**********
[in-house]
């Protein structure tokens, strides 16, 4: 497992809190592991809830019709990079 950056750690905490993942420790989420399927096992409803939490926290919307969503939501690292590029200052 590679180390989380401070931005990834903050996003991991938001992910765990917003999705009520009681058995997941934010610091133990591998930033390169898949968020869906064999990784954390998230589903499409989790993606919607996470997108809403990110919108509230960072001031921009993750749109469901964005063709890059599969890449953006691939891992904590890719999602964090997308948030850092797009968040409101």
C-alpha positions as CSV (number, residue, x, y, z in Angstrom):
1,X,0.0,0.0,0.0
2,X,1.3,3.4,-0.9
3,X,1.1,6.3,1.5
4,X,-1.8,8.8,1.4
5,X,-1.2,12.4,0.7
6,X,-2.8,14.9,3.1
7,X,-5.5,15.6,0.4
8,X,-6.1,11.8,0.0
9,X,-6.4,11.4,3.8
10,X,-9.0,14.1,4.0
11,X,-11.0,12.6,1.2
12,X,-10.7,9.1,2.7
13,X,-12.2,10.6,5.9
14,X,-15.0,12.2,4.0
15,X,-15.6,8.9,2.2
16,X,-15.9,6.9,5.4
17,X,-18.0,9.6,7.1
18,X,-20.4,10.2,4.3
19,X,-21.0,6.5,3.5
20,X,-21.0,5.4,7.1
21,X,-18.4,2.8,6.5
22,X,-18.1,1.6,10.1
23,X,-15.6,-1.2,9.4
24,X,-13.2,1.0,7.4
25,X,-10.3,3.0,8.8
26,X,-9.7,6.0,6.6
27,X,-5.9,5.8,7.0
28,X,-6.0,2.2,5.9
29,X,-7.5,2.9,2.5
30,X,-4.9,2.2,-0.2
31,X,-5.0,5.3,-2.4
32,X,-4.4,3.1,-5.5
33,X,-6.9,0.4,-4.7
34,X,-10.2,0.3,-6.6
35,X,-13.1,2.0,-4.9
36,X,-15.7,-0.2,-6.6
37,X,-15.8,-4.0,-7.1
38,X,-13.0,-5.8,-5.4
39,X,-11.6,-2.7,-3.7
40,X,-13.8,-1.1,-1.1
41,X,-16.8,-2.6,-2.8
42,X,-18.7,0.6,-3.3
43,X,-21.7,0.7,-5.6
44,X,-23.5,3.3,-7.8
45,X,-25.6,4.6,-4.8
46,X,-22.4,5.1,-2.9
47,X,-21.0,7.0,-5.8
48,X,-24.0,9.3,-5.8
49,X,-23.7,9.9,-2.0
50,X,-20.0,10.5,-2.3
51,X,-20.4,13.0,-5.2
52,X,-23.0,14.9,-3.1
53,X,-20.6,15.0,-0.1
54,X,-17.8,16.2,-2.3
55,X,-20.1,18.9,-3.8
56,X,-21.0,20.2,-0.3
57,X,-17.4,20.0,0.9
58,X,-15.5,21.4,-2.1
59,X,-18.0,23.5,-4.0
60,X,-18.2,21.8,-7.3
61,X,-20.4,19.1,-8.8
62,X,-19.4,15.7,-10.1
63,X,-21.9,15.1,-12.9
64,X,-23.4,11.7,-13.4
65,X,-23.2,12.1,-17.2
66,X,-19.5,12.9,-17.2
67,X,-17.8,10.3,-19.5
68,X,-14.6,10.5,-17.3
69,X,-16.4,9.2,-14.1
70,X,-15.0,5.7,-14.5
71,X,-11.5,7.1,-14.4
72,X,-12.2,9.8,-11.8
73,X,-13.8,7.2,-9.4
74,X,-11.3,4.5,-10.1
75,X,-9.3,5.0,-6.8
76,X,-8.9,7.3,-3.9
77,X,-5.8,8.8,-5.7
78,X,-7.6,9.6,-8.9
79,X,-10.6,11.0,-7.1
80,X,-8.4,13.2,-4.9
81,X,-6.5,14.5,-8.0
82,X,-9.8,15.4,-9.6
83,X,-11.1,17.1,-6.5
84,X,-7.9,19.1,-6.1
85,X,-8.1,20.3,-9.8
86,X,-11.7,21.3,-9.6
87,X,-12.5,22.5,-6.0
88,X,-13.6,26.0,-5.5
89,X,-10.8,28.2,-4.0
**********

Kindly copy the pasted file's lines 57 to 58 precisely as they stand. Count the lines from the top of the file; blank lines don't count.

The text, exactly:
54,X,-17.8,16.2,-2.3
55,X,-20.1,18.9,-3.8